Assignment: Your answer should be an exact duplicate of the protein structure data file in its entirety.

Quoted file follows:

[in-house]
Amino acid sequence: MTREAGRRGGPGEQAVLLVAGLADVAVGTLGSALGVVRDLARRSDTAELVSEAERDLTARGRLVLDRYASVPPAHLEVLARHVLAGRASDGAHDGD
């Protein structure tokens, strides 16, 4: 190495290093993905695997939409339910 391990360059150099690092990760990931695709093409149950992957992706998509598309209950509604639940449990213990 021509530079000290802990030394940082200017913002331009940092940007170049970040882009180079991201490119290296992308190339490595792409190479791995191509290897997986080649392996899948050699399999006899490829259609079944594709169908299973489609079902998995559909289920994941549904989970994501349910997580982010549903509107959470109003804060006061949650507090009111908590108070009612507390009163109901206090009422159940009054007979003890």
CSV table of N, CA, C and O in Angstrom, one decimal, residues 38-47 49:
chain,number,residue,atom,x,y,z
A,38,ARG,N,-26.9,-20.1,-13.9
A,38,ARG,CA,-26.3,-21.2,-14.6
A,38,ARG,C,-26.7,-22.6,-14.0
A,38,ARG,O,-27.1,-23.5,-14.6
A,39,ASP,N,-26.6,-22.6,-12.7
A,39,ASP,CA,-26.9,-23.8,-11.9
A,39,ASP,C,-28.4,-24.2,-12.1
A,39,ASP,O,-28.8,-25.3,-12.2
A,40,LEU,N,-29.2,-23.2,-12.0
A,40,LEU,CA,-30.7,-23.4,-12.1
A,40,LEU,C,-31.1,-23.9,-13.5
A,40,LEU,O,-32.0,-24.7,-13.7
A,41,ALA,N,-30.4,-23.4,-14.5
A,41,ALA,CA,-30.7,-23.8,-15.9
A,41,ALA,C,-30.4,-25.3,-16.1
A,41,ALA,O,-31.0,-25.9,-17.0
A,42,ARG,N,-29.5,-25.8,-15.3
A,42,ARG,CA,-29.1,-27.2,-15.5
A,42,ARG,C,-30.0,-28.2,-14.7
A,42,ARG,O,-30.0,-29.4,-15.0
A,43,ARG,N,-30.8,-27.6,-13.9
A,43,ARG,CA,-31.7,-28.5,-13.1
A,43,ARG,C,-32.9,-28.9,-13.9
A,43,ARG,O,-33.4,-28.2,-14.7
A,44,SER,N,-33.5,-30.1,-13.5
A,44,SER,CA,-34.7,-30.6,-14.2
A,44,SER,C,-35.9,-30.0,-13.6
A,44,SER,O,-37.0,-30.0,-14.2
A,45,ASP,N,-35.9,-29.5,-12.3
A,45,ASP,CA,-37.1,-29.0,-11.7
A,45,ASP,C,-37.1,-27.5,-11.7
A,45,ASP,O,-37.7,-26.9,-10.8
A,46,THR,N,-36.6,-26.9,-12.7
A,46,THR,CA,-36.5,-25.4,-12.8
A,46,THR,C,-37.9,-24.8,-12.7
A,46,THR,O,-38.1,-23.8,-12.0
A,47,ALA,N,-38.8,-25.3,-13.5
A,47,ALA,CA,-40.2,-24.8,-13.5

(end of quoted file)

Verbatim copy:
[in-house]
Amino acid sequence: MTREAGRRGGPGEQAVLLVAGLADVAVGTLGSALGVVRDLARRSDTAELVSEAERDLTARGRLVLDRYASVPPAHLEVLARHVLAGRASDGAHDGD
């Protein structure tokens, strides 16, 4: 190495290093993905695997939409339910 391990360059150099690092990760990931695709093409149950992957992706998509598309209950509604639940449990213990 021509530079000290802990030394940082200017913002331009940092940007170049970040882009180079991201490119290296992308190339490595792409190479791995191509290897997986080649392996899948050699399999006899490829259609079944594709169908299973489609079902998995559909289920994941549904989970994501349910997580982010549903509107959470109003804060006061949650507090009111908590108070009612507390009163109901206090009422159940009054007979003890």
CSV table of N, CA, C and O in Angstrom, one decimal, residues 38-47 49:
chain,number,residue,atom,x,y,z
A,38,ARG,N,-26.9,-20.1,-13.9
A,38,ARG,CA,-26.3,-21.2,-14.6
A,38,ARG,C,-26.7,-22.6,-14.0
A,38,ARG,O,-27.1,-23.5,-14.6
A,39,ASP,N,-26.6,-22.6,-12.7
A,39,ASP,CA,-26.9,-23.8,-11.9
A,39,ASP,C,-28.4,-24.2,-12.1
A,39,ASP,O,-28.8,-25.3,-12.2
A,40,LEU,N,-29.2,-23.2,-12.0
A,40,LEU,CA,-30.7,-23.4,-12.1
A,40,LEU,C,-31.1,-23.9,-13.5
A,40,LEU,O,-32.0,-24.7,-13.7
A,41,ALA,N,-30.4,-23.4,-14.5
A,41,ALA,CA,-30.7,-23.8,-15.9
A,41,ALA,C,-30.4,-25.3,-16.1
A,41,ALA,O,-31.0,-25.9,-17.0
A,42,ARG,N,-29.5,-25.8,-15.3
A,42,ARG,CA,-29.1,-27.2,-15.5
A,42,ARG,C,-30.0,-28.2,-14.7
A,42,ARG,O,-30.0,-29.4,-15.0
A,43,ARG,N,-30.8,-27.6,-13.9
A,43,ARG,CA,-31.7,-28.5,-13.1
A,43,ARG,C,-32.9,-28.9,-13.9
A,43,ARG,O,-33.4,-28.2,-14.7
A,44,SER,N,-33.5,-30.1,-13.5
A,44,SER,CA,-34.7,-30.6,-14.2
A,44,SER,C,-35.9,-30.0,-13.6
A,44,SER,O,-37.0,-30.0,-14.2
A,45,ASP,N,-35.9,-29.5,-12.3
A,45,ASP,CA,-37.1,-29.0,-11.7
A,45,ASP,C,-37.1,-27.5,-11.7
A,45,ASP,O,-37.7,-26.9,-10.8
A,46,THR,N,-36.6,-26.9,-12.7
A,46,THR,CA,-36.5,-25.4,-12.8
A,46,THR,C,-37.9,-24.8,-12.7
A,46,THR,O,-38.1,-23.8,-12.0
A,47,ALA,N,-38.8,-25.3,-13.5
A,47,ALA,CA,-40.2,-24.8,-13.5